A negative number can also be defined with the -c option. This will display all bytes of a file, except the last N bytes. To display all the bytes in example.txt, except the last 13 bytes, run:

head -c -13 example.txt

head command with -c option that excludes the last 13 characters of the text file and displays output on the terminal

Viewing Specific Characters in a File

Sometimes, you need to see a certain part of a file, rather than the entire file contents. Let’s say you have a file with multiple lines of contents, and you want to see the first or last characters of each line. For this, you have to pipe the head command with other text processing commands like cut, awk, or sed.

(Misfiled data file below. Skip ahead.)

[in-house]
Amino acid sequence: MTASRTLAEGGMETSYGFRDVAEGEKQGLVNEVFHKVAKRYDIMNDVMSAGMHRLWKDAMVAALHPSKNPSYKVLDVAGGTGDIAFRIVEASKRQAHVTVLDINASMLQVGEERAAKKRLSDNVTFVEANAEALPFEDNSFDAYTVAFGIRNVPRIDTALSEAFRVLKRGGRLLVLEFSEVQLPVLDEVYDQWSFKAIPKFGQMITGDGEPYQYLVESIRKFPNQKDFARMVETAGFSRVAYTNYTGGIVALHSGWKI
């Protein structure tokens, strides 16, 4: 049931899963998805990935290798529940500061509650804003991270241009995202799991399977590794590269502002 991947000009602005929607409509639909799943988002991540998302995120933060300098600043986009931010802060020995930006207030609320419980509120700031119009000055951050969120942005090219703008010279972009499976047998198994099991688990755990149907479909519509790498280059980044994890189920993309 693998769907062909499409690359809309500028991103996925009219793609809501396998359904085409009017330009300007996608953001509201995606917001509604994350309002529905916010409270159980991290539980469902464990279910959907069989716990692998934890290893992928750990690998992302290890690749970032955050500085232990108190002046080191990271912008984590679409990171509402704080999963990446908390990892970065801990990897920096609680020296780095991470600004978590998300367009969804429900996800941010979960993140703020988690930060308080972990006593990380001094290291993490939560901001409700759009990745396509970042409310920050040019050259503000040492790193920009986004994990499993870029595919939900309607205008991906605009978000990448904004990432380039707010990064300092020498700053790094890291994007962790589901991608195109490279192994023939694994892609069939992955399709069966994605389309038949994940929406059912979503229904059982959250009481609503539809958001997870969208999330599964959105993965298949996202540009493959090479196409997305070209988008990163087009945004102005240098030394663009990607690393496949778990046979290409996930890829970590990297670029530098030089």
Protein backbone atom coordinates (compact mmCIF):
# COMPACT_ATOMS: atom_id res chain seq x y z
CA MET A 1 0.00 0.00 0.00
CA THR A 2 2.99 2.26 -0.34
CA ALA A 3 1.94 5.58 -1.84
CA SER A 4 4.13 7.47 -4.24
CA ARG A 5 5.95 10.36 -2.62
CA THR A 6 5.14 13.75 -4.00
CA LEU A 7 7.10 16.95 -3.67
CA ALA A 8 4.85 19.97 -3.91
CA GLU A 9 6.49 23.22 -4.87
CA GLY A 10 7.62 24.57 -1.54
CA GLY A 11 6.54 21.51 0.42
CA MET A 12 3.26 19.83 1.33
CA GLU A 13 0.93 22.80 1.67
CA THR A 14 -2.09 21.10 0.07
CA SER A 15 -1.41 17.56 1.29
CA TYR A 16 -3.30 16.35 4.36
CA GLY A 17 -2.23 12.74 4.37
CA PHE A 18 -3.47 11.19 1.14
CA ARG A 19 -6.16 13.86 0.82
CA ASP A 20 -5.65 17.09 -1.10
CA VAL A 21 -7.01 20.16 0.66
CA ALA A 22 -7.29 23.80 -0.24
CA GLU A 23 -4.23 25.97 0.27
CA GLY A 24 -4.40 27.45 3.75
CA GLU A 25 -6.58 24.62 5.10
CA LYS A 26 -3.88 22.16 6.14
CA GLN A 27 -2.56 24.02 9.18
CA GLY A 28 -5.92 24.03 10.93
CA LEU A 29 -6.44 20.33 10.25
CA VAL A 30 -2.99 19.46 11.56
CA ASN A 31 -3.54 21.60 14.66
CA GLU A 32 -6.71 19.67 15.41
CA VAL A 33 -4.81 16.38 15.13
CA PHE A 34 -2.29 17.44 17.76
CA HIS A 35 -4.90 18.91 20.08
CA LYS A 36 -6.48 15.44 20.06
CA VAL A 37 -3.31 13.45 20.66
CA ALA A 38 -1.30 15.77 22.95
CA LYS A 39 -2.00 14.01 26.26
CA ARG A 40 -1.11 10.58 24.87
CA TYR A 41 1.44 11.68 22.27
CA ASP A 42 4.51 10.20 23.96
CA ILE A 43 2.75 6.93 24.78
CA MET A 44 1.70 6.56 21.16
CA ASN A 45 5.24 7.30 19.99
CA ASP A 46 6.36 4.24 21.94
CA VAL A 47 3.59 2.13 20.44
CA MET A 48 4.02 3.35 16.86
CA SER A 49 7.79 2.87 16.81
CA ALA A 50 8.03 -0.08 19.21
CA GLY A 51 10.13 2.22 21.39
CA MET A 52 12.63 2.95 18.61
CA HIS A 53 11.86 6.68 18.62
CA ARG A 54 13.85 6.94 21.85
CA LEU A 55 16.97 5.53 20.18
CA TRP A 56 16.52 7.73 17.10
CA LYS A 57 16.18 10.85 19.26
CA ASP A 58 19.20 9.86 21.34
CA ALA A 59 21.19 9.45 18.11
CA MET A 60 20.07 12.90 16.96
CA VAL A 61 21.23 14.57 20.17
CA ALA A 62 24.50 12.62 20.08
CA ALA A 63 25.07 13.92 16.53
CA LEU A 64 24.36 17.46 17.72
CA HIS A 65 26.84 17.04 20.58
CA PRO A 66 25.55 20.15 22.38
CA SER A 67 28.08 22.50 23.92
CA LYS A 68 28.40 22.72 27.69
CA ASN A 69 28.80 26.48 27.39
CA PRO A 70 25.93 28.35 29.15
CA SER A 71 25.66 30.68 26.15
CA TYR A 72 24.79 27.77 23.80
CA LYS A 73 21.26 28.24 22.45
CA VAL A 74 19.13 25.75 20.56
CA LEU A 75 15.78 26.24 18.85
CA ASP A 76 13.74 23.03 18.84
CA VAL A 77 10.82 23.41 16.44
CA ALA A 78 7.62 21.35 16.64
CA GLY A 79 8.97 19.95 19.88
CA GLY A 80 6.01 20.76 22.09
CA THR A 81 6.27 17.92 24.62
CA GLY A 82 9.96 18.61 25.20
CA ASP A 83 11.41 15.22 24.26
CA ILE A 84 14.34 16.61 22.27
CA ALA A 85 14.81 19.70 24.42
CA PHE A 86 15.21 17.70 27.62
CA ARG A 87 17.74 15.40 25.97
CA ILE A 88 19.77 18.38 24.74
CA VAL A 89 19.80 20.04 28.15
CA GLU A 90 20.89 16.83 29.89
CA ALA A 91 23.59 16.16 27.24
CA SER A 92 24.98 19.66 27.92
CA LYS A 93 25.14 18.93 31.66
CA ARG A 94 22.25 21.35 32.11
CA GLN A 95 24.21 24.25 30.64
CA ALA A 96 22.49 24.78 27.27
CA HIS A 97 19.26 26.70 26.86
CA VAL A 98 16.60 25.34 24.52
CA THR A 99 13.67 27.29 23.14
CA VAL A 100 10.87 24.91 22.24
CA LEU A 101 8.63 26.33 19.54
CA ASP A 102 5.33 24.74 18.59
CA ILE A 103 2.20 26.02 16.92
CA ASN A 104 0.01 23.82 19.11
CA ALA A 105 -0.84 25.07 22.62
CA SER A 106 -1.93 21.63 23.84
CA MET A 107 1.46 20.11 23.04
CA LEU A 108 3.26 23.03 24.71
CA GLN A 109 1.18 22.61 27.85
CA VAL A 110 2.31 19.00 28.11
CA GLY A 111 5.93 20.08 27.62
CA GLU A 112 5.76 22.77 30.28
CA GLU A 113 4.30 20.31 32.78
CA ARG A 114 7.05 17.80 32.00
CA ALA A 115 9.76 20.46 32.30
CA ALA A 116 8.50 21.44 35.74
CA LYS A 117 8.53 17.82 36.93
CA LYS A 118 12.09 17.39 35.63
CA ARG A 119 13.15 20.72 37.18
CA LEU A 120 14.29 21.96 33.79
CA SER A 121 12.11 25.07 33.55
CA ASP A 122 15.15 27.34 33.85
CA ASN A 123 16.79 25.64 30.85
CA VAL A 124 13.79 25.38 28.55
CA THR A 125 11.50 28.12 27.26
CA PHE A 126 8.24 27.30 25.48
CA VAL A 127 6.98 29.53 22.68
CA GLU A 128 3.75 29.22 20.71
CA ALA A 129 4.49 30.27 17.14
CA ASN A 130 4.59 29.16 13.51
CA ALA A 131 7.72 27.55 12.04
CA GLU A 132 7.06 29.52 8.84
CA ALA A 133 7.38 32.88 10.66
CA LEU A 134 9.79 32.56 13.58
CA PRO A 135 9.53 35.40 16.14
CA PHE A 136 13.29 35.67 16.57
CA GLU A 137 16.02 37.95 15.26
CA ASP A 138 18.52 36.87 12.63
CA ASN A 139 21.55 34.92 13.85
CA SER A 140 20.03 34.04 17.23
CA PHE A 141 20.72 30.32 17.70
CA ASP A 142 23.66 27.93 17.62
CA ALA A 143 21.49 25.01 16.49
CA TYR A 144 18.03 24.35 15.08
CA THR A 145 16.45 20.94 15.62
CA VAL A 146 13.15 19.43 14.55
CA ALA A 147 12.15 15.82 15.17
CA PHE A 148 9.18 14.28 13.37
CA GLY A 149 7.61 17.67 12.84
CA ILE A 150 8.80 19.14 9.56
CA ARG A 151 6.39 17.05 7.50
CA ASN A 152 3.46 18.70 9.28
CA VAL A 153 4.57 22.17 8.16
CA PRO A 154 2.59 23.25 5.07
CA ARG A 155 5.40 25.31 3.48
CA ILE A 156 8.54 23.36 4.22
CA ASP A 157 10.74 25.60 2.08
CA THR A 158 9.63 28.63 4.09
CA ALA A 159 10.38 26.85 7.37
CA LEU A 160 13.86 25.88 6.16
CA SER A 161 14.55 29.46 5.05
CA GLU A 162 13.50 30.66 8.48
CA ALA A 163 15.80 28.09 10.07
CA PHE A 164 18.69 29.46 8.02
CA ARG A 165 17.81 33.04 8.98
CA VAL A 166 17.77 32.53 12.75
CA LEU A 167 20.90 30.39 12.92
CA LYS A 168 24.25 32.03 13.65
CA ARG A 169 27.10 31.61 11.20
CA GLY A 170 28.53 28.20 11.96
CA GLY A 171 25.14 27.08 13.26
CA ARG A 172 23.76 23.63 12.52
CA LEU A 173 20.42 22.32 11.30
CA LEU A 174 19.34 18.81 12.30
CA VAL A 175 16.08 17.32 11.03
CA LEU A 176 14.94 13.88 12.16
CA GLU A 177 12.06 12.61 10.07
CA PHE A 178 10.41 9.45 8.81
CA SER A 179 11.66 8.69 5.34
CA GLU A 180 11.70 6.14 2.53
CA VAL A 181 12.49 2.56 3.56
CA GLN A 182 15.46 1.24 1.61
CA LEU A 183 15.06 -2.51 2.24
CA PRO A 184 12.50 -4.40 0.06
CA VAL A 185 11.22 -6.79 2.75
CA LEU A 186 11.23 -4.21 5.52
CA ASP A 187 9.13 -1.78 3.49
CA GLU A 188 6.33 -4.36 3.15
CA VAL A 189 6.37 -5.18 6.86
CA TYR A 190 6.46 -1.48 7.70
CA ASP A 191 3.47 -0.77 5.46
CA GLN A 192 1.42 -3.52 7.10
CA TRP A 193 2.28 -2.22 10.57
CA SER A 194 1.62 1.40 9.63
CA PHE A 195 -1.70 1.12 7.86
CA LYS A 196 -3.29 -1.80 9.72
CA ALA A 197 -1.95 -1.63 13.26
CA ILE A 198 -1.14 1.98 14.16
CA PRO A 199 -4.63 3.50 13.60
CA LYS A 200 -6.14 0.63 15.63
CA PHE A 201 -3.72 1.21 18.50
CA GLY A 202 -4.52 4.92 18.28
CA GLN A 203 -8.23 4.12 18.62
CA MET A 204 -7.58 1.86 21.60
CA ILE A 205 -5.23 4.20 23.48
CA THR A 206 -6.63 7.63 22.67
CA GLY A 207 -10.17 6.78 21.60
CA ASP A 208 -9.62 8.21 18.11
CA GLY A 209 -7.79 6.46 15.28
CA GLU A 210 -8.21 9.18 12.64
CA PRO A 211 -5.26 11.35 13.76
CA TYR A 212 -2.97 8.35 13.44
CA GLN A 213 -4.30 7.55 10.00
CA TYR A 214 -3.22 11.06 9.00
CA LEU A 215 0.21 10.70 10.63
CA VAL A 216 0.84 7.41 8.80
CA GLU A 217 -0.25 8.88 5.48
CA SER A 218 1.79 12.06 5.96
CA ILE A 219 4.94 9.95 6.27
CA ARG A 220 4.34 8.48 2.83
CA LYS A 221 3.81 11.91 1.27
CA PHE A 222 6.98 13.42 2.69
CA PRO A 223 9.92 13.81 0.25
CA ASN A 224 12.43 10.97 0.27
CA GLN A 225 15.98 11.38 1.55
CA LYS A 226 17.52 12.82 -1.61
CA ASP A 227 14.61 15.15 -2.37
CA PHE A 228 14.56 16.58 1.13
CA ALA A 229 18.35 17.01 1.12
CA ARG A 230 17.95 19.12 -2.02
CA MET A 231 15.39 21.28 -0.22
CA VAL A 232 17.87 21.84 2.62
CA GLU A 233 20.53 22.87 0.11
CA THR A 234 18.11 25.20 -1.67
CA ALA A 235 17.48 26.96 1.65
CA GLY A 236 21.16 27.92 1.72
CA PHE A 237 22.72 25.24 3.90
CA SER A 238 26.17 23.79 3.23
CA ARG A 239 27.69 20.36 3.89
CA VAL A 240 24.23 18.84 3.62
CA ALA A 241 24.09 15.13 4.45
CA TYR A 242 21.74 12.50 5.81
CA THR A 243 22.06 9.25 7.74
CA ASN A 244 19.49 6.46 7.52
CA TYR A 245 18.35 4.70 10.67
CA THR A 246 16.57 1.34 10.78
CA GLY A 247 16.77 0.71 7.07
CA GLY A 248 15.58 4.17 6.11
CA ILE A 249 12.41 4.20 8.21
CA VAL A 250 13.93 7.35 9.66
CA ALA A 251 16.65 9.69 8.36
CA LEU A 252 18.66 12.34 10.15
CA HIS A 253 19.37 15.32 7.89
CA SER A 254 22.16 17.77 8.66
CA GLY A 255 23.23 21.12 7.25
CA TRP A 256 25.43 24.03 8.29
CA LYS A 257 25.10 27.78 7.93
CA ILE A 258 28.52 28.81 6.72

For example, to retrieve the first letter of each line of example.txt, use the cut command with the -c option followed by character position. By default, you will get the starting character of the first 10 lines, unless you specify the number of output lines.

head example.txt | cut -c 1

head command piped with cut command and displaying first characters of each line on the terminal

To see the last word of each line of example.txt, use the awk command with the {print $NF} pattern. Use the pipe operator (|) to pipe both head and awk commands. In this way, the output of the head command will serve as input to the awk command.

When you use {print $NF}, it tells awk to print the value of the last field for each line in the input. By using $NF, you don’t need to know in advance how many fields each line has; awk automatically handles it for you and extracts the last field.

head example.txt | awk '{print $NF}'